Two death row inmates have sued the Japanese government for what their lawyer called its “inhumane” practice of notifying prisoners of their executions just hours before they are carried out.
The short notice leaves little time for the prisoner to challenge the punishment—conducted by hanging—and is unconstitutional, said Yutaka Ueda, one of the lawyers representing the inmates.
“Death row inmates never know whether that day will be the last. So they wake up each morning thinking, ‘Today could be the day, today could be the day,’” he told VICE World News.
The two prisoners filed their suit in an Osaka district court on Thursday, in what Japanese media are reporting as the first case challenging the practice. They demanded the policy be changed and 22 million yen ($195,000) in compensation. Ueda declined to name the inmates or say what offenses they were convicted of.
Japan is one of a handful of industrialized nations that still carries out capital punishment, which is supported by a majority of the Japanese population. But global rights groups and local activists have pushed dropping the penalty.
Ueda said same-day executions are “inhumane” and compared the treatment of death row inmates in Japan to those in the United States, where capital punishment is authorized in 27 states.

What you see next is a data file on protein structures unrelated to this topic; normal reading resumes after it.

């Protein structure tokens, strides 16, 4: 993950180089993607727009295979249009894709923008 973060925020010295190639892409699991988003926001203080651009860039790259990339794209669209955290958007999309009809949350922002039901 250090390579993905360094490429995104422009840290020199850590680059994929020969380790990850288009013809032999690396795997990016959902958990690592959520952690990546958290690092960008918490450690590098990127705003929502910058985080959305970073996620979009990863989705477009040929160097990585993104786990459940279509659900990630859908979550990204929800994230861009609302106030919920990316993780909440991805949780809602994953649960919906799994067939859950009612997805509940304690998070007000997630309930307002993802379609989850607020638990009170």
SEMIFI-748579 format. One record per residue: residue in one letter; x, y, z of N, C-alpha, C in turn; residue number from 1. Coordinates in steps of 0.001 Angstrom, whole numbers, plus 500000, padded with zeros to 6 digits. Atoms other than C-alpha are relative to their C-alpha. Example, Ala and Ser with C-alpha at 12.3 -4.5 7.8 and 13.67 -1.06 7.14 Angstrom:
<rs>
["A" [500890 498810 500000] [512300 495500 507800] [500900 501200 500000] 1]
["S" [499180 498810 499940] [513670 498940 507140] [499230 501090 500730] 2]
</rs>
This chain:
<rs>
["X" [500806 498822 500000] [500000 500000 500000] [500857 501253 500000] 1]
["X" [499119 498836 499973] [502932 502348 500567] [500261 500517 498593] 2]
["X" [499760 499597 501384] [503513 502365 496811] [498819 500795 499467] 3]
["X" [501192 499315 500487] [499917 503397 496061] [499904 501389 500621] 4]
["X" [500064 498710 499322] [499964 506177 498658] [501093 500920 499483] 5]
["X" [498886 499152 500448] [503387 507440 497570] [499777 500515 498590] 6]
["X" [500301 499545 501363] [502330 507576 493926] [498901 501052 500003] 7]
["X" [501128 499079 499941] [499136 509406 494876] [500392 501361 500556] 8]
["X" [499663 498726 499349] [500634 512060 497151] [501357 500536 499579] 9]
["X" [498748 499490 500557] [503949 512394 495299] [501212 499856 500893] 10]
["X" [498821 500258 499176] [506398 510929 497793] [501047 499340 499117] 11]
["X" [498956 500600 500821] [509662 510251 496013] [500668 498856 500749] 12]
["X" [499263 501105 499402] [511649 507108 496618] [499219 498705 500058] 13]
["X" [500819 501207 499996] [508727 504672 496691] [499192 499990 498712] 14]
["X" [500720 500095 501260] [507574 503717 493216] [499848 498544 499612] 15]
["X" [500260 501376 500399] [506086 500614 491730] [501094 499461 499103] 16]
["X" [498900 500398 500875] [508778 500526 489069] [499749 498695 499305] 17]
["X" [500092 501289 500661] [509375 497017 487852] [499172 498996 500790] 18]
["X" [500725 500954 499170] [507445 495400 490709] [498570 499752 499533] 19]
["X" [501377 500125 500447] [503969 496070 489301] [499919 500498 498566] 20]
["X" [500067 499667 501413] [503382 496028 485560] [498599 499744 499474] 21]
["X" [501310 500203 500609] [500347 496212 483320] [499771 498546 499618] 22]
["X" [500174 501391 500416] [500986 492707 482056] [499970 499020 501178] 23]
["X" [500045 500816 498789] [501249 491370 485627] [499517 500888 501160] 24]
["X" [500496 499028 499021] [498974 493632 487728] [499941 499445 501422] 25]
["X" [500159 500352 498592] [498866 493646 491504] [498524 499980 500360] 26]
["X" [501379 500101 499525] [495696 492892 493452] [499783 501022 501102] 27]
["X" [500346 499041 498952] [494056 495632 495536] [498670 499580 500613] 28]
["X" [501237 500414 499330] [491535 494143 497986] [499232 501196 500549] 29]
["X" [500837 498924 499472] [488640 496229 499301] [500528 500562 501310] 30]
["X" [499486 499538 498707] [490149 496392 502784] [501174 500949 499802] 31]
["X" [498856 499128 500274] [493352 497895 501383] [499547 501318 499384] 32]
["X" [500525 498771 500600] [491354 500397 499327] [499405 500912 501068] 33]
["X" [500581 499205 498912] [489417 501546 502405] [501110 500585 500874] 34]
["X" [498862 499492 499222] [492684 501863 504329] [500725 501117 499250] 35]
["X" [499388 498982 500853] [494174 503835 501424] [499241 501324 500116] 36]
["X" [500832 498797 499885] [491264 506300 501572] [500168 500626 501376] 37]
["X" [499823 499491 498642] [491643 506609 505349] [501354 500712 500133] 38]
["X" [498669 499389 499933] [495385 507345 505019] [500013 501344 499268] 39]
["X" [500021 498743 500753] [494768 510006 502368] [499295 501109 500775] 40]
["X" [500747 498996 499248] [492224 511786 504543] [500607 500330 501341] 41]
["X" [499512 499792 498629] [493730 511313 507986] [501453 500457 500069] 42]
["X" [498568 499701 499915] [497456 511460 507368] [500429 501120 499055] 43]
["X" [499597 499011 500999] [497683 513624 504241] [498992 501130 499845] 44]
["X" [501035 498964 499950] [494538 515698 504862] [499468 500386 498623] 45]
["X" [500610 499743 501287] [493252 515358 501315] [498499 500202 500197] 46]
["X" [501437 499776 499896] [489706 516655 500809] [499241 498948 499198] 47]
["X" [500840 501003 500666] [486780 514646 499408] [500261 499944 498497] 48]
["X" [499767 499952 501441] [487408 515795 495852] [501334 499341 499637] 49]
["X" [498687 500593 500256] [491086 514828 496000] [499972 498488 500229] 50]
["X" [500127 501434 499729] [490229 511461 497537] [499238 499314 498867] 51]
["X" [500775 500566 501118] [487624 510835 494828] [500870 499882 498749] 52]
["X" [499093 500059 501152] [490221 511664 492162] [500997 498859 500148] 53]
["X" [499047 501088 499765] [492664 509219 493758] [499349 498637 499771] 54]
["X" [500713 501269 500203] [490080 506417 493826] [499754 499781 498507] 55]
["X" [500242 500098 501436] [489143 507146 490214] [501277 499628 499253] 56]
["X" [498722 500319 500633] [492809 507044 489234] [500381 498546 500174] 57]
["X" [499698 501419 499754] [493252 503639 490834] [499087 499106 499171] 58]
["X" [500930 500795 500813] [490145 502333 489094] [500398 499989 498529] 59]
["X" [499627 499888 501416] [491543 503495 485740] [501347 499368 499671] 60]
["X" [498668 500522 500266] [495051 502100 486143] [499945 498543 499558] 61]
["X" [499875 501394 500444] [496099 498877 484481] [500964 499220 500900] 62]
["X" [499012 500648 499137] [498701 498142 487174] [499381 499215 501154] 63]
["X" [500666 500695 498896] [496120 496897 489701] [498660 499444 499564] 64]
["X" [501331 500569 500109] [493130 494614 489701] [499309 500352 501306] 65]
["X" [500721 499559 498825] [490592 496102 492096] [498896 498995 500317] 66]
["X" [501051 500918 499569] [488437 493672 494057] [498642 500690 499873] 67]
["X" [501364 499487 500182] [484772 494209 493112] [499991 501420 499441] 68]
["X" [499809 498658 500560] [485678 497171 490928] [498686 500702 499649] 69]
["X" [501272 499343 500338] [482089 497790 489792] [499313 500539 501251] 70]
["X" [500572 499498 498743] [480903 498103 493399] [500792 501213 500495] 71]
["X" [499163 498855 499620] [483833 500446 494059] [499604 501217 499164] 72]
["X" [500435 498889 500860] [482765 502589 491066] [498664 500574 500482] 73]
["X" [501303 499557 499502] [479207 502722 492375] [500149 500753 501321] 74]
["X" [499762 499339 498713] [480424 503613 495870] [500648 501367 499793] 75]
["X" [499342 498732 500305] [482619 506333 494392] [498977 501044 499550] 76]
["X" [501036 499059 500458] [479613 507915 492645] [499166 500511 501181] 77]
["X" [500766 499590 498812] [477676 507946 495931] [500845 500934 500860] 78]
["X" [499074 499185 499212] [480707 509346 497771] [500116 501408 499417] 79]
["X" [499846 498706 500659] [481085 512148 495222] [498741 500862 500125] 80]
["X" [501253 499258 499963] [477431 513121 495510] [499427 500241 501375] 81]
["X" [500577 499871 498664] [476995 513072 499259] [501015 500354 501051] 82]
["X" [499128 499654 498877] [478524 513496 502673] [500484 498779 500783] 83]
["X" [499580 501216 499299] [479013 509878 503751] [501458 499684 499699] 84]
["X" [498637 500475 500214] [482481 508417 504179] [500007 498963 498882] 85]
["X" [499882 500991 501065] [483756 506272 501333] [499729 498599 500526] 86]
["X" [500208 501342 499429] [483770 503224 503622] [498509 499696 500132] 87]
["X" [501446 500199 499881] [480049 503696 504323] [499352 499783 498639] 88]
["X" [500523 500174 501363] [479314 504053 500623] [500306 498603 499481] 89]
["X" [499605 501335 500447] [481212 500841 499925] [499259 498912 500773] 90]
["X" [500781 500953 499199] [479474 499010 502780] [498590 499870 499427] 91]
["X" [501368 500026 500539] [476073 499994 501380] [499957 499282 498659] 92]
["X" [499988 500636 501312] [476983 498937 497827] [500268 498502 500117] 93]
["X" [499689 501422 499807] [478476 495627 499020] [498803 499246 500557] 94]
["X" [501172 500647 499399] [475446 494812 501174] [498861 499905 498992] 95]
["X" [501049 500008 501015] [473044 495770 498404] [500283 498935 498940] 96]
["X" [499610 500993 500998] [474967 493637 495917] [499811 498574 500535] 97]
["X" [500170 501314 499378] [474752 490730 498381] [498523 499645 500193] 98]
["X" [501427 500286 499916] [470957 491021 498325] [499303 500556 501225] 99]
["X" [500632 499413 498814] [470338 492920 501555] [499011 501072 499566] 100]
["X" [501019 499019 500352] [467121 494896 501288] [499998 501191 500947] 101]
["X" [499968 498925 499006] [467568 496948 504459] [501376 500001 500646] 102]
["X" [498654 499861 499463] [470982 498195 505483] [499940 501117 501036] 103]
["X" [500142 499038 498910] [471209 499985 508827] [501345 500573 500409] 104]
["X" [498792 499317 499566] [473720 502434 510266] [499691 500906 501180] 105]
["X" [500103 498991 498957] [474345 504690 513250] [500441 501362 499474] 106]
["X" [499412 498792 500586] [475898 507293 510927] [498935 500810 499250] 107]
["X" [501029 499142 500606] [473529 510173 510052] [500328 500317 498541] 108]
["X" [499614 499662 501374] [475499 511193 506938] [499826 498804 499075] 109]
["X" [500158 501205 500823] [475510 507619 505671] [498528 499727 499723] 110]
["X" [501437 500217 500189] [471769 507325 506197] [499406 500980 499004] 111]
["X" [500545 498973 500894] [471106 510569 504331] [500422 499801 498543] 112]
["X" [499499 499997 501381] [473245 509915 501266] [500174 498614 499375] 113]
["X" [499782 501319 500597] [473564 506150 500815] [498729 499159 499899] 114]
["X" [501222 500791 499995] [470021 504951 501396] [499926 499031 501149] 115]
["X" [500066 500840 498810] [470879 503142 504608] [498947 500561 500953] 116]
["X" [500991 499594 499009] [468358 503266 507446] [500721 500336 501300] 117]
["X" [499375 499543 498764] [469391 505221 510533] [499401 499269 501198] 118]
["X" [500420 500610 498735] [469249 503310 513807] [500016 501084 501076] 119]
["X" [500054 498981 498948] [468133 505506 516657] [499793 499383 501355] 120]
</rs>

Inmates in the U.S. “can sometimes get 30 days before execution. They can see their families, write parting letters, are able to process the last days of their life—they even get last meals,” he said.
Currently, there’s no law in Japan stipulating how many days in advance inmates should be notified of their execution, and some death row inmates were informed of their execution date days in advance.
The government did not announce any amendment to the notification period. But activists and lawyers say the practice changed around 1975, when a prisoner killed himself after being told of his execution date.
Global human rights groups have urged Japan to abolish capital punishment. Over the years, the United Nations has passed resolutions to call on countries to give up the death penalty and, for states that maintain it, respect death row inmates’ rights. A 2020 motion called on countries to provide information in advance about a pending execution to prisoners and their families.
Just in 2017, human rights organization Amnesty International accused the country of breaking international laws by executing death row prisoners seeking retrial.
With regard to the two inmates’ lawsuit, a Japanese Ministry of Justice official said it would respond appropriately once court proceedings begin.
There are currently 112 inmates on death row in Japan. The most recent execution was in 2019, when Chinese national Wei Wei was hanged for murdering a family of four in 2003.
In 2018, the country hanged 15 people, including Shoko Asahara, the leader of the infamous cult Aum Shinrikyo. The doomsday cult carried out a deadly sarin attack in the Tokyo subway that killed 13 people in 1995.